About Me

I am a Data Scientist working with the Conversational AI DS team at Uber. I received my PhD in Computer Science and Cognitive Science from Tufts University in Feb 2019.  Before coming to Tufts, I received a M.Sc. in Electrical and Computer Engineering from National University of Singapore and a B.Sc. in Computer Engineering from Iran University of Science and Technology. Broadly speaking, my research interests lie at the intersection of AI, machine learning and cognitive science. More specifically, I am interested in truly adaptive/data-driven NLP/AI systems.
My PhD research was informed by studying the developmental trajectory of intelligence in young infants who start with little or no knowledge of the world. In my PhD dissertation, I studied and developed local approaches to learning, (1) which depart from computationally expensive ideal learners, (2) without a huge loss in functional performance, (3) while replicating human performance, and (4) accounting for real-world constraints faced by learners. This dissertation consists of three main parts. The first part studies the problem of early word learning in isolation, without considering the interactions between word learning and the acquisition of other relevant capabilities. The second part of the dissertation studies the problem of word learning as the joint acquisition of word order and words’ referents, taking into account the interactions between word learning and the acquisition of syntax. We proposed that a selective focus on the words with concrete object or action referents and tracking the sequential patterns of the semantic roles associated with their referents can guide the acquisition of the notion of word order in the absence of any prior syntactic knowledge (e.g., knowledge of “subjecthood” or “objecthood”). The last part of the dissertation investigates the application of the pro- posed incremental and memory-limited models in realization of real-time word learning in robots. We added a new word learning component to the cognitive robotic architecture DIARC to enable the acquisition of new word-object associations in robots incrementally and in real-time. Additionally, we investigated the combination of cross-situational word learning and instruction-based word learning in DIARC which enables the robot to learn words from both human-human and human-robot interactions.


Sadeghi, S., Oosterveld, B., Krause, E., Scheutz, M. (accepted). Acquisition of Word-Object Associations from Human-Robot and Human-Human Dialogues. In Proceedings of the 2019 IEEE International Conference on Robotics and Automation (ICRA 2019). pdf (demo 1 and demo 2).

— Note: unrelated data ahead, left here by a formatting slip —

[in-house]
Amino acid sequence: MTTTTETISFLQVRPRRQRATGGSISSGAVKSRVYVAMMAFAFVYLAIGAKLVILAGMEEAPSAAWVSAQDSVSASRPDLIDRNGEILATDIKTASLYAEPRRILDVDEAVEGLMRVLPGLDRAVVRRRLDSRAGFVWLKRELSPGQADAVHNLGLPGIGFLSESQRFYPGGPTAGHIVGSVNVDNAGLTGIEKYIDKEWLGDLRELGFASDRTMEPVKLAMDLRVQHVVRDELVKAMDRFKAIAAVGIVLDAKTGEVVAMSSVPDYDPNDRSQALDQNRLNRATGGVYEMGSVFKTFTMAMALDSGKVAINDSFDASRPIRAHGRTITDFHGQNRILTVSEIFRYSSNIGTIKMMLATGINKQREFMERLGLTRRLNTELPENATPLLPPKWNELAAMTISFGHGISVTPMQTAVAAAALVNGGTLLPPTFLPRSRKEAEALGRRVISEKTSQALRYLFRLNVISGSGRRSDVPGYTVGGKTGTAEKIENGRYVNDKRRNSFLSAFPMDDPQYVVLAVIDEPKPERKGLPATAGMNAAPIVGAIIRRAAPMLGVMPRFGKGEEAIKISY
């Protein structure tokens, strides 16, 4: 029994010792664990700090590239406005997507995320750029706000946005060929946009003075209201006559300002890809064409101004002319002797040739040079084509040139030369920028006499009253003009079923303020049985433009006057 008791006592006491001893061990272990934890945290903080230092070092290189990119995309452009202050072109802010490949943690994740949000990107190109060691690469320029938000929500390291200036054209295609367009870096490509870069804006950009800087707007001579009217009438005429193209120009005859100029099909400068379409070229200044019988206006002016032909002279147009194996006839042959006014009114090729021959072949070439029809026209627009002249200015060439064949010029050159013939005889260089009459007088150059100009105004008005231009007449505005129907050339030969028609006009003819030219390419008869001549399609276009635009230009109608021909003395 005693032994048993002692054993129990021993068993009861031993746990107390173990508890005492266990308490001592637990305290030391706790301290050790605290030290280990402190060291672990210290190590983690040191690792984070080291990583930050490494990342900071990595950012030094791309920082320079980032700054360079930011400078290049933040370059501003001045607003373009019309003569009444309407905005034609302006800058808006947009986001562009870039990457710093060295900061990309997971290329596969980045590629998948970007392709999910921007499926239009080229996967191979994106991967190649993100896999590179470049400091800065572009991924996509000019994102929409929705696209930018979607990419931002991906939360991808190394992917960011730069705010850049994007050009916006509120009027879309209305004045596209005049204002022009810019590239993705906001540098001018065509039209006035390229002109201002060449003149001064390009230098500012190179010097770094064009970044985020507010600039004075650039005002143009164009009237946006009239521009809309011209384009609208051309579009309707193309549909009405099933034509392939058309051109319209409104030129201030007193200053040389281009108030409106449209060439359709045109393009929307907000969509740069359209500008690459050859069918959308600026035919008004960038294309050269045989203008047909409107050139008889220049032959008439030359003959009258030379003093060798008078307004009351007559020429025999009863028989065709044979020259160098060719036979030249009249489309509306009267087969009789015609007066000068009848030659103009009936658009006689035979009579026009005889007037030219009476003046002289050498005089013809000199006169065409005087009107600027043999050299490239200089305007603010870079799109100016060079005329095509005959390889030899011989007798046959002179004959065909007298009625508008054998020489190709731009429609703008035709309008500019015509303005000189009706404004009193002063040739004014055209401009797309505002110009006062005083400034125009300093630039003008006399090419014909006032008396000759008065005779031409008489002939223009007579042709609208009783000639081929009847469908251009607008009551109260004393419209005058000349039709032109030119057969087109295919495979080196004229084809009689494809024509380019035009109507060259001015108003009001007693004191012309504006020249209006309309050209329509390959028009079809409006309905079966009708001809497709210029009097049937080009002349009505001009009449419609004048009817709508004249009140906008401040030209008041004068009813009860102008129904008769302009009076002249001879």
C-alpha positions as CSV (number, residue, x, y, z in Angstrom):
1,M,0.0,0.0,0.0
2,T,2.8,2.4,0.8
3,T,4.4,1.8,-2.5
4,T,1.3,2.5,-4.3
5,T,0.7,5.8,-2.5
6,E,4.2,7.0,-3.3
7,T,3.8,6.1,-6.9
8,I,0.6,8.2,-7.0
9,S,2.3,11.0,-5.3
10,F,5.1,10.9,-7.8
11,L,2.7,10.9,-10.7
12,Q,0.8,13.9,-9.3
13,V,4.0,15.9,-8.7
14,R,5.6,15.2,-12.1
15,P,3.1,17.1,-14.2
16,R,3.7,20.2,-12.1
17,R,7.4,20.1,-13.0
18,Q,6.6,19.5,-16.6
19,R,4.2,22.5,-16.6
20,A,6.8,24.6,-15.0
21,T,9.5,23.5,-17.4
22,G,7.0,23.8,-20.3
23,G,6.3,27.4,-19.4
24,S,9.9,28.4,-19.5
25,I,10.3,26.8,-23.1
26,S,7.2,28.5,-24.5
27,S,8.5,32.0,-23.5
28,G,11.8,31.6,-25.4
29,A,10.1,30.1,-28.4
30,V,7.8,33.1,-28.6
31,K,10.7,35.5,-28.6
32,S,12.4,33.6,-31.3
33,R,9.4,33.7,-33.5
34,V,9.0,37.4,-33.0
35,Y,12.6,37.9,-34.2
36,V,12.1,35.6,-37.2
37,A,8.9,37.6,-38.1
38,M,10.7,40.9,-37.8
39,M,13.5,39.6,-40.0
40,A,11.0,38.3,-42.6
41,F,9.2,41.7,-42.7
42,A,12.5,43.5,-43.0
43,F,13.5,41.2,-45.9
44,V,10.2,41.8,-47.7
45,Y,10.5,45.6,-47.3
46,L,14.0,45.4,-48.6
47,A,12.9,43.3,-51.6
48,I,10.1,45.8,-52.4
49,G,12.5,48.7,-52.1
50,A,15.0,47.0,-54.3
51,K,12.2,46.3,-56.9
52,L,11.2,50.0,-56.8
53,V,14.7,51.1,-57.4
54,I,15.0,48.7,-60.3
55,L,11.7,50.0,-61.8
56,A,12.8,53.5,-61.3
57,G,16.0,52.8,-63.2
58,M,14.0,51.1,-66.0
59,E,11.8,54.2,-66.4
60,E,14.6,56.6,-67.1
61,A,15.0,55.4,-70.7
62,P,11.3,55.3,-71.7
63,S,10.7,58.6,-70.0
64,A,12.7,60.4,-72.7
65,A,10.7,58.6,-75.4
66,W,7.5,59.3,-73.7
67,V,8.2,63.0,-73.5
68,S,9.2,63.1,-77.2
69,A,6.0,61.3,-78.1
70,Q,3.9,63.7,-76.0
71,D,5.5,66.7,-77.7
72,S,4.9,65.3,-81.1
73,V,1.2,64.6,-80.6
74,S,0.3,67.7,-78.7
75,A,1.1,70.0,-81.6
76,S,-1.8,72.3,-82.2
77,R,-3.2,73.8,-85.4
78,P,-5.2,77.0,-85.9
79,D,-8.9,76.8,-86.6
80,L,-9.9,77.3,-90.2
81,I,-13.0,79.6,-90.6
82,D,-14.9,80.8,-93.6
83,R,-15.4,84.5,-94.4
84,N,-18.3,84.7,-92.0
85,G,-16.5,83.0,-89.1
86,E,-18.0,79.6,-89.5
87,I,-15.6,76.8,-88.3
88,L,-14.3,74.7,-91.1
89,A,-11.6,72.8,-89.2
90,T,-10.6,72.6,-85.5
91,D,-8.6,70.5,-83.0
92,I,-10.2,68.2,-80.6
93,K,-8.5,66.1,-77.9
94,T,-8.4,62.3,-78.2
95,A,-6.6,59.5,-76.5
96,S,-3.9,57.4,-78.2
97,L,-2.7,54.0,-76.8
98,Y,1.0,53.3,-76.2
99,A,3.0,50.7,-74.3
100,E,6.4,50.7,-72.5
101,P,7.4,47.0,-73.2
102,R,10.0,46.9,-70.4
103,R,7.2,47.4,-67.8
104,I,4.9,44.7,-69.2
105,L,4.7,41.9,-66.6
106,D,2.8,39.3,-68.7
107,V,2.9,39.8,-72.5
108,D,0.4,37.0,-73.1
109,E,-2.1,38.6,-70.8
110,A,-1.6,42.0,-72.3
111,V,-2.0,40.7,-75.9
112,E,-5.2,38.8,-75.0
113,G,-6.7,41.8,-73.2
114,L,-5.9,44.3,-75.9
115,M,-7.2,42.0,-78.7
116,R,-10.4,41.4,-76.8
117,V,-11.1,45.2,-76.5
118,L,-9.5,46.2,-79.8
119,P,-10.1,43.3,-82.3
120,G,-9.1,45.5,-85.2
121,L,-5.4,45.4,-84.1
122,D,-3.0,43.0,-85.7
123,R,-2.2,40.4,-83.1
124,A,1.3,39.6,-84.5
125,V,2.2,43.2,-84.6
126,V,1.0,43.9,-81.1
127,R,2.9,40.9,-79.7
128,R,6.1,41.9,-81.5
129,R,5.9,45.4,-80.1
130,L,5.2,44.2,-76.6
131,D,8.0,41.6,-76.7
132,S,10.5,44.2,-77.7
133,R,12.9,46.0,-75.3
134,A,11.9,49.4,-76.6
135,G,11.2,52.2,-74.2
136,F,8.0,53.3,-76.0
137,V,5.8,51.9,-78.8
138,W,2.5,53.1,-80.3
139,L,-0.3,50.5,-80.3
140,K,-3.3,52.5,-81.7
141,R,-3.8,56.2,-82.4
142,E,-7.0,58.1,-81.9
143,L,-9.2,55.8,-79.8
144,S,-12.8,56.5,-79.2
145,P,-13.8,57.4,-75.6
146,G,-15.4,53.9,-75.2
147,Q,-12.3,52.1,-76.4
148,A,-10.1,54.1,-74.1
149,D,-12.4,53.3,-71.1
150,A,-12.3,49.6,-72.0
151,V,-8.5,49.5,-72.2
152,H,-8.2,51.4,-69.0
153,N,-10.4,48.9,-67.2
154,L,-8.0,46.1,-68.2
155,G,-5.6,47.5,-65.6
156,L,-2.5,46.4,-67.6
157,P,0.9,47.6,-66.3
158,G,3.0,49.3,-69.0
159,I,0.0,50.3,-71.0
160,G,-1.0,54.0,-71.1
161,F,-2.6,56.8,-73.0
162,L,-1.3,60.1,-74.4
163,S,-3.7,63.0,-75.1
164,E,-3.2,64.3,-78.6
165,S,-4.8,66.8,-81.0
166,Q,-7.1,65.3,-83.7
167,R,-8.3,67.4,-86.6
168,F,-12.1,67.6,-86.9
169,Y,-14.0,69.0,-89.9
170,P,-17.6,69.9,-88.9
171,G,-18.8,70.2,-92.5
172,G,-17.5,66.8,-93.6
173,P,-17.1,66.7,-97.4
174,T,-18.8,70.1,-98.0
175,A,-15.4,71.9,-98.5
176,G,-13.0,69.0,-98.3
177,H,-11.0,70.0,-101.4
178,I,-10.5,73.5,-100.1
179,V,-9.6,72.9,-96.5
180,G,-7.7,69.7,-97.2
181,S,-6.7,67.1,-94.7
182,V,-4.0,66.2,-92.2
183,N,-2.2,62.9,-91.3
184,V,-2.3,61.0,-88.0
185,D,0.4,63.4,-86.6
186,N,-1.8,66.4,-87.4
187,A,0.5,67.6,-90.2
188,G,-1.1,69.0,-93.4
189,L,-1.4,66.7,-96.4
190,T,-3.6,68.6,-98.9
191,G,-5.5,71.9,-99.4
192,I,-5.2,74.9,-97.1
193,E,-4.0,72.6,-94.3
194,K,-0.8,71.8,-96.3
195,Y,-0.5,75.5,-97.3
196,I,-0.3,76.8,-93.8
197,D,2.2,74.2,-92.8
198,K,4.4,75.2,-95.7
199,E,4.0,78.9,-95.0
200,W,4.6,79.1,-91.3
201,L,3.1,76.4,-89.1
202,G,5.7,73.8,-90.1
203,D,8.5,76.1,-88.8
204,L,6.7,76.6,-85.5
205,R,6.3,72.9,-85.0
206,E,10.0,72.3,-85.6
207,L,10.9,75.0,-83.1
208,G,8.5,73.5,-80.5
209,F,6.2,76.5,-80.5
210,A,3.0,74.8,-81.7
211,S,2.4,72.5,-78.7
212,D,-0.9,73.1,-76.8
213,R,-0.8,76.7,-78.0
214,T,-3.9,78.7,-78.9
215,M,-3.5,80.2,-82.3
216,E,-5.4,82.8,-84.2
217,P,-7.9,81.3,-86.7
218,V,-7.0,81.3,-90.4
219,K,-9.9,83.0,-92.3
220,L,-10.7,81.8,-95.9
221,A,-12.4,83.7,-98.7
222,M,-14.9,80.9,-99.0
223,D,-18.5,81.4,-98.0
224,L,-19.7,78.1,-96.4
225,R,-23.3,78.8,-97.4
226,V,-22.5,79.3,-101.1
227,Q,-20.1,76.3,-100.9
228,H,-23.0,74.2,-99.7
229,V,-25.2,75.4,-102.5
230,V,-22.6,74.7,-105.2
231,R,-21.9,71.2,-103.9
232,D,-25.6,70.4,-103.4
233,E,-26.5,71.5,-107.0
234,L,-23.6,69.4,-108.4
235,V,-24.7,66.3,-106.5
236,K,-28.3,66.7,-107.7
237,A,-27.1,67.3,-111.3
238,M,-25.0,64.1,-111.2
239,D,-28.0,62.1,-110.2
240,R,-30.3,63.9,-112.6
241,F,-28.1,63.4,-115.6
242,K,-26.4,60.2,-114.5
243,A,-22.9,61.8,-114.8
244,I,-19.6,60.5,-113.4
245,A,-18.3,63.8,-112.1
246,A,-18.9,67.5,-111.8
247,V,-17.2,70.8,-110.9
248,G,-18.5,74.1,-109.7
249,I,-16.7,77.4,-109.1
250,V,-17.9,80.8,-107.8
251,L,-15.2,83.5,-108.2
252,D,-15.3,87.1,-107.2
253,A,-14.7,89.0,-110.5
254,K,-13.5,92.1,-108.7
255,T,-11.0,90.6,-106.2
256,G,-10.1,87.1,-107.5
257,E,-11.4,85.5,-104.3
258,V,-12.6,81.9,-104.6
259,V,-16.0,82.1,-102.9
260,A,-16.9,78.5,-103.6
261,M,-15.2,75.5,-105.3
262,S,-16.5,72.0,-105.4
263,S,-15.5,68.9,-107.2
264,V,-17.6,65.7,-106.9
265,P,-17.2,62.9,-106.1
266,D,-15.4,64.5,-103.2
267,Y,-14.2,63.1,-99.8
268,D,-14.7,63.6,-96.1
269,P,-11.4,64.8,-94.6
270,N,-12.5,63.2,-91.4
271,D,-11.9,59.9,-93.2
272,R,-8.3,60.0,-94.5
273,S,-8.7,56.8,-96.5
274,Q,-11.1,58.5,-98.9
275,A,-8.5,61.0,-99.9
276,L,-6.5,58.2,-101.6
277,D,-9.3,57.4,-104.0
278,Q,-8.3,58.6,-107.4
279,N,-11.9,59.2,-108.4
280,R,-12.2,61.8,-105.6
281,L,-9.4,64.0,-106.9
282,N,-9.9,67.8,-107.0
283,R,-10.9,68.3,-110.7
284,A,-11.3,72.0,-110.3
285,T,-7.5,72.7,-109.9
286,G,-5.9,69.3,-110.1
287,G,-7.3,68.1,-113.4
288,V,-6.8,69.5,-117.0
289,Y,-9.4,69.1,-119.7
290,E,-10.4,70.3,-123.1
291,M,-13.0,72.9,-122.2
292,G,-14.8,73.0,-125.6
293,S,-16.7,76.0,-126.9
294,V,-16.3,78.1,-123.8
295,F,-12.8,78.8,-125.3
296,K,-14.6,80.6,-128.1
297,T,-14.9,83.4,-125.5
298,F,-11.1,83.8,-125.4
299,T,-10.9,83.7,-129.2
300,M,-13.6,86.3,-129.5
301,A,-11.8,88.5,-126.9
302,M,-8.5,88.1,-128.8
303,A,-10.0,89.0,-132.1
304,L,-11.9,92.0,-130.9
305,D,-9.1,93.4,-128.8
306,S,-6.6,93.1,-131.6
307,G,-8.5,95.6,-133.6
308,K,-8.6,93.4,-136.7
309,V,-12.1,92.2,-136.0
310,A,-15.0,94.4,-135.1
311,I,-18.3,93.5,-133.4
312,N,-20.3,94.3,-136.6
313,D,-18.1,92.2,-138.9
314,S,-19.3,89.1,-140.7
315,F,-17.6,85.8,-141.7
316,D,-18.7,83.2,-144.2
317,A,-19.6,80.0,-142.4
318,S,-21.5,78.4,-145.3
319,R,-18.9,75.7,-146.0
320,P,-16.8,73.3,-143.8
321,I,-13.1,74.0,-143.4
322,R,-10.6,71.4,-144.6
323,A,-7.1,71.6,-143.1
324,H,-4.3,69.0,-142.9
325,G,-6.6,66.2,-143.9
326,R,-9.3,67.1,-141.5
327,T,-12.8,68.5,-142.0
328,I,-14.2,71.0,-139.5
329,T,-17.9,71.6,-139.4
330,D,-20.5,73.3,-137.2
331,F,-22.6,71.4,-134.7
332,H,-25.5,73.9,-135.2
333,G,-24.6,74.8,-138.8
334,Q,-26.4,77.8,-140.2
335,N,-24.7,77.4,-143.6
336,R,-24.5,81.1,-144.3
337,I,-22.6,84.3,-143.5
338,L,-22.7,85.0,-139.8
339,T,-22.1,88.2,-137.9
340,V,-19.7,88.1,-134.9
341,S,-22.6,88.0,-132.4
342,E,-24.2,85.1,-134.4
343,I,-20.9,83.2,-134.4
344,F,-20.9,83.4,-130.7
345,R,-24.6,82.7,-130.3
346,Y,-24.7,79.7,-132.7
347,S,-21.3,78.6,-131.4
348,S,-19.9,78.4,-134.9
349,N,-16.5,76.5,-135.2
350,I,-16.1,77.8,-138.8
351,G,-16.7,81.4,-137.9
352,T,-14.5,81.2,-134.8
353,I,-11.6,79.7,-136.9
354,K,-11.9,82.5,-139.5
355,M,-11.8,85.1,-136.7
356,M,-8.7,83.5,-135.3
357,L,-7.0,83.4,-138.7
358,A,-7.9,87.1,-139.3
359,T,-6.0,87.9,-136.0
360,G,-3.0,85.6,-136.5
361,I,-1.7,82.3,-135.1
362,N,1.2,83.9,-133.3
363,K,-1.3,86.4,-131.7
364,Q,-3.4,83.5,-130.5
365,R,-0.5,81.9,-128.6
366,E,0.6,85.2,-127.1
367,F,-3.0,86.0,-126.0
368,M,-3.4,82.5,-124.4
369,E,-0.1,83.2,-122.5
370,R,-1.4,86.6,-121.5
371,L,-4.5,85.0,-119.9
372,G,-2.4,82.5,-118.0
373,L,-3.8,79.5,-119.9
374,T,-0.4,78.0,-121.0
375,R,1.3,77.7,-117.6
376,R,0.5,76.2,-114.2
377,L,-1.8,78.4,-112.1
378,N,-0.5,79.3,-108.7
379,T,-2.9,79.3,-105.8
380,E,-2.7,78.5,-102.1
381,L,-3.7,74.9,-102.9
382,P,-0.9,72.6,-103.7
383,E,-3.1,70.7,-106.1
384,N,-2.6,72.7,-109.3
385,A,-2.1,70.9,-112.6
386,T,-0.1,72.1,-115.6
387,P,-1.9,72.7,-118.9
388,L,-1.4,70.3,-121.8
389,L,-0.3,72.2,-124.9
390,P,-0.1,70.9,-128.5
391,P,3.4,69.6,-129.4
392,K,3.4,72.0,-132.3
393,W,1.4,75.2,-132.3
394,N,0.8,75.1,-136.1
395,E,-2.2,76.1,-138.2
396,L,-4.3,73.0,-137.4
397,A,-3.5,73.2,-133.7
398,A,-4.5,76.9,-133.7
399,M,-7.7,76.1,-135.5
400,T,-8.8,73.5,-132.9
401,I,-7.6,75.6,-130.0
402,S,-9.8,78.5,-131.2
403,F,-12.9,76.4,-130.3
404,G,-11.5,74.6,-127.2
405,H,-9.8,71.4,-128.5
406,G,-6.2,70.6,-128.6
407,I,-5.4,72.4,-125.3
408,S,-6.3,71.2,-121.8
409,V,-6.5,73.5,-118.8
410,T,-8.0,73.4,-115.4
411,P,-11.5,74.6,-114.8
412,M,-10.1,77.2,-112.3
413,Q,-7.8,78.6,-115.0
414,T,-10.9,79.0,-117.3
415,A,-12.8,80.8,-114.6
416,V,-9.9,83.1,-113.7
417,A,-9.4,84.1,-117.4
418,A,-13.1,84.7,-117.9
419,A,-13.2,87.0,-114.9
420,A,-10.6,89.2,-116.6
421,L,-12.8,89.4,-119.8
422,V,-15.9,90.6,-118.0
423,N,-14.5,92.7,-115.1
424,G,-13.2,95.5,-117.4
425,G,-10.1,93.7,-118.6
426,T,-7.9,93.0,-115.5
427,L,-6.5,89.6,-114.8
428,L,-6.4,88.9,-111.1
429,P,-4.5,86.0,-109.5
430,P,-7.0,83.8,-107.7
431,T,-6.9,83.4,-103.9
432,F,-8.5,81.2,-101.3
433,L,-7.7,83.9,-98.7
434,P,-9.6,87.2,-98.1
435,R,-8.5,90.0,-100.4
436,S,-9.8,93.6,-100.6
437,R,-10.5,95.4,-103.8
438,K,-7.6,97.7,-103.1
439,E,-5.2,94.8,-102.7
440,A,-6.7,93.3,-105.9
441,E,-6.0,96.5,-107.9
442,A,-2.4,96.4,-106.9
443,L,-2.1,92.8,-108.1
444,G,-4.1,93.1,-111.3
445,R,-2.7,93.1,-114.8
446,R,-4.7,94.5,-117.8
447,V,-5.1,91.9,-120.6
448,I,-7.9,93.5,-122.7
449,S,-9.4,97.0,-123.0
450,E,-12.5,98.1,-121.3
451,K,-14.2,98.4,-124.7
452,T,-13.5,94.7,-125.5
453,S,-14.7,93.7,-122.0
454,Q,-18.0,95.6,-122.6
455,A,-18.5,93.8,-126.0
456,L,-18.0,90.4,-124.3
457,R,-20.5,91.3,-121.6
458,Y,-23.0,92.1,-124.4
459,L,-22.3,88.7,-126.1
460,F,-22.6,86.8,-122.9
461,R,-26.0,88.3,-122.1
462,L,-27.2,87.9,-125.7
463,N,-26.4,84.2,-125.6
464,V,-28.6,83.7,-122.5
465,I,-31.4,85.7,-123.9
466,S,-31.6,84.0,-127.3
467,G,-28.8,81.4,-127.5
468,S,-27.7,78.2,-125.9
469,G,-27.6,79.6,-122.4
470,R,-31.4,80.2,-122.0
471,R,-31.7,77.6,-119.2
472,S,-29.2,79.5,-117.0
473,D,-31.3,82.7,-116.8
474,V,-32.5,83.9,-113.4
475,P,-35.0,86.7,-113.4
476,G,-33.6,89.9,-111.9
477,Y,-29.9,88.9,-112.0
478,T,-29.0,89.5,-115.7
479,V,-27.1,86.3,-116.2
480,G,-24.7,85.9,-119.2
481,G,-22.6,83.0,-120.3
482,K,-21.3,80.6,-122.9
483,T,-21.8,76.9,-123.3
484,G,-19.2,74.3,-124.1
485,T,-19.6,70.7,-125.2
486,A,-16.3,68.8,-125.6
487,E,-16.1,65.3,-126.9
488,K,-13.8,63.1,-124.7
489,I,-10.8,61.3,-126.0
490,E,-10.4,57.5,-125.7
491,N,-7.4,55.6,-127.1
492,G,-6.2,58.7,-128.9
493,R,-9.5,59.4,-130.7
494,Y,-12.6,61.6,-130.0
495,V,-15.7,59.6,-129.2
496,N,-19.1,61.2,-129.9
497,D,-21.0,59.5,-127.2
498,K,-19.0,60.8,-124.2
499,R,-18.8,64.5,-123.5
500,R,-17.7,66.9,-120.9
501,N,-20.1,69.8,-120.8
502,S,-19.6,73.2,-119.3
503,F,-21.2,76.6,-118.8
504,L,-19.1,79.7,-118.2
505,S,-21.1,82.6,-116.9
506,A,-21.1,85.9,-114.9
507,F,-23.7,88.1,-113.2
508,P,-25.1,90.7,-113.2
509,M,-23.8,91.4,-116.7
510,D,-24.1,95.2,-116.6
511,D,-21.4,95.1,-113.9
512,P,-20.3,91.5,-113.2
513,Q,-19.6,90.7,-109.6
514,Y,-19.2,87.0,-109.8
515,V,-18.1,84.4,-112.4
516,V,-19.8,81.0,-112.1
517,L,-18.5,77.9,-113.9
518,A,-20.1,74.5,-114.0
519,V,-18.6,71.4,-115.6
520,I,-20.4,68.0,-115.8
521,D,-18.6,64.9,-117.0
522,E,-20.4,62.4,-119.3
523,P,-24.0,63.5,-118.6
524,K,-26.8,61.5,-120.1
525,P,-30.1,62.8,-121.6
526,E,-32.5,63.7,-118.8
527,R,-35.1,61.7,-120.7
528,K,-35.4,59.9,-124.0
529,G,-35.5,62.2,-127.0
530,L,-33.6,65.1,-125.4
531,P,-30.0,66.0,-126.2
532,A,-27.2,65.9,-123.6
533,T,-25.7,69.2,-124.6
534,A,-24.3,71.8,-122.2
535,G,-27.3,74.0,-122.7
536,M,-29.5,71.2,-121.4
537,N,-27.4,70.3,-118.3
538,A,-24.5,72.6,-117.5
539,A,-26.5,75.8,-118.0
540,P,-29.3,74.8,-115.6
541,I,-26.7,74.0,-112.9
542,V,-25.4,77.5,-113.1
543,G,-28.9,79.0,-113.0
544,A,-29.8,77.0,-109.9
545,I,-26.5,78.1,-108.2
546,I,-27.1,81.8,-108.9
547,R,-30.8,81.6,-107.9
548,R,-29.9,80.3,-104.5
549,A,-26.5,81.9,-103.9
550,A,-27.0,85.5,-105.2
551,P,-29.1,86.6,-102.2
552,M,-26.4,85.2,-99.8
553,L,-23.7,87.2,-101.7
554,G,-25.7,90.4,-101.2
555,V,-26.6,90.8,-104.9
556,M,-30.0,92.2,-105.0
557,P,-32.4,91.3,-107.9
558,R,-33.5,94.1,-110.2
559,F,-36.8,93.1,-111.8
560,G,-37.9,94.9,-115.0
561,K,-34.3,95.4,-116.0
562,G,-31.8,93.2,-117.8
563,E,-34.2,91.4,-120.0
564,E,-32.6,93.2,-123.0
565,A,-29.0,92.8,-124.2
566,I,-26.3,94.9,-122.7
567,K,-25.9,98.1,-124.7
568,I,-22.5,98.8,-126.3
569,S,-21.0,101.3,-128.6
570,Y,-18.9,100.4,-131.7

Sadeghi, S., Scheutz, M. (2018). Sensitivity to Input Order: Evaluation of an Incremental and Memory-Limited Bayesian Cross-Situational Word Learning Model. In Proceedings of the 27th International Conference on Computational Linguistics (COLING 2018).pdf data

Sadeghi, S., Scheutz, M. (2018). Early Syntactic Bootstrapping in an Incremental Memory-Limited Word Learner. In Proceedings of the Thirty-Second AAAI Conference on Artificial Intelligence (AAAI-18). Awarded student travel scholarship. pdf

Sadeghi, S., Scheutz, M. (2017). Joint Acquisition of Word Order and Word Referent in a Memory-Limited and Incremental Learner. In Proceedings of the 2017 8th IEEE International Conference on Cognitive Infocommunications (CogInfoCom). pdf

Sadeghi, S., Scheutz, M., Krause, E. (2017). An Embodied Incremental Bayesian Model of Cross-Situational Word Learning. In Proceedings of the 2017 Joint IEEE International Conference on Development and learning and Epigenetic Robotics (ICDL-EPIROB). pdf (demo).

Scheutz, M., Krause, E., and Sadeghi, S. (2014). An Embodied Real-Time Model of Language-Guided Incremental Visual Search. In Proceedings of the 36th Annual Conference of the Cognitive Science Society. pdf

Sadeghi, S., Scheutz, M., Pu, H., Holcomb, P. J., and Midgley, K. J. (2013). A PDP Model for Capturing N400 Effects in Early L2 Learners during Bilingual Word Reading Tasks. In Proceedings of the 35th Annual Conference of the Cognitive Science Society. pdf

Sadeghi, S., and Ramanathan, K. (2011, July). A Hubel Wiesel model of early concept generalization based on local correlation of input features. In Proceedings of the 2011 IEEE International Joint Conference on Neural Networks. (pp. 709-716). pdf


Ramanathan, K and Sadeghi, S., Data structure and a method for using the data structure. US20130018832.

Unpublished Manuscripts

Sadeghi S., Incremental and Memory-Limited Probabilistic Generative Models of Early Word Learning. Ph.D. Thesis.

Sadeghi S., A Hubel Wiesel Model of Early Concept Generalization based on Local Correlation of Input Features. M.Eng. Thesis.

Sadeghi, S., Fusion of Color and Infrared images for pedestrian detection using SVM, B.Sc. Thesis.